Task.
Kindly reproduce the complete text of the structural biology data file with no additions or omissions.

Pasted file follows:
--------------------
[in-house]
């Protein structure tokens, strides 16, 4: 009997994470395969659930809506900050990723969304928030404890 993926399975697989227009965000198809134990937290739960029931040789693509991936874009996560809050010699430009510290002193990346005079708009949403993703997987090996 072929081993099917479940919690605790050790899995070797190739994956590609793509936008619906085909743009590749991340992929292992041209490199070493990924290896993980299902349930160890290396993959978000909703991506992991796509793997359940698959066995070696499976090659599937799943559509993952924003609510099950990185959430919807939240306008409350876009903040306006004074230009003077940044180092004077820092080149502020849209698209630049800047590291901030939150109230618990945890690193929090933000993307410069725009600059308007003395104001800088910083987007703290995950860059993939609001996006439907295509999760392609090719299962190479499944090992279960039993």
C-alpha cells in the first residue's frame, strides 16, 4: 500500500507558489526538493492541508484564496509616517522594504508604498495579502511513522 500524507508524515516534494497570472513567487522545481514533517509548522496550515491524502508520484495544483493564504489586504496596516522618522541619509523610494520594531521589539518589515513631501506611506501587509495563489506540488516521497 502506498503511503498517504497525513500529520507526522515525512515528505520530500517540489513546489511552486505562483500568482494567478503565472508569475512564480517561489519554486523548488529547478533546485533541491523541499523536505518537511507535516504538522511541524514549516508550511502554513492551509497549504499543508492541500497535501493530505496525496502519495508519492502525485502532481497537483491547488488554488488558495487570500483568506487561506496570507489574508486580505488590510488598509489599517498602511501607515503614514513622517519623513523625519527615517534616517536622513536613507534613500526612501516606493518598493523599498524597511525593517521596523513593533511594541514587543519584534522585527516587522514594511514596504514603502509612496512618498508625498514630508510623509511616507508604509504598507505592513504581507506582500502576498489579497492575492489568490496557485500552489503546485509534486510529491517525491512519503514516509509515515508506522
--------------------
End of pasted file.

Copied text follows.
[in-house]
């Protein structure tokens, strides 16, 4: 009997994470395969659930809506900050990723969304928030404890 993926399975697989227009965000198809134990937290739960029931040789693509991936874009996560809050010699430009510290002193990346005079708009949403993703997987090996 072929081993099917479940919690605790050790899995070797190739994956590609793509936008619906085909743009590749991340992929292992041209490199070493990924290896993980299902349930160890290396993959978000909703991506992991796509793997359940698959066995070696499976090659599937799943559509993952924003609510099950990185959430919807939240306008409350876009903040306006004074230009003077940044180092004077820092080149502020849209698209630049800047590291901030939150109230618990945890690193929090933000993307410069725009600059308007003395104001800088910083987007703290995950860059993939609001996006439907295509999760392609090719299962190479499944090992279960039993």
C-alpha cells in the first residue's frame, strides 16, 4: 500500500507558489526538493492541508484564496509616517522594504508604498495579502511513522 500524507508524515516534494497570472513567487522545481514533517509548522496550515491524502508520484495544483493564504489586504496596516522618522541619509523610494520594531521589539518589515513631501506611506501587509495563489506540488516521497 502506498503511503498517504497525513500529520507526522515525512515528505520530500517540489513546489511552486505562483500568482494567478503565472508569475512564480517561489519554486523548488529547478533546485533541491523541499523536505518537511507535516504538522511541524514549516508550511502554513492551509497549504499543508492541500497535501493530505496525496502519495508519492502525485502532481497537483491547488488554488488558495487570500483568506487561506496570507489574508486580505488590510488598509489599517498602511501607515503614514513622517519623513523625519527615517534616517536622513536613507534613500526612501516606493518598493523599498524597511525593517521596523513593533511594541514587543519584534522585527516587522514594511514596504514603502509612496512618498508625498514630508510623509511616507508604509504598507505592513504581507506582500502576498489579497492575492489568490496557485500552489503546485509534486510529491517525491512519503514516509509515515508506522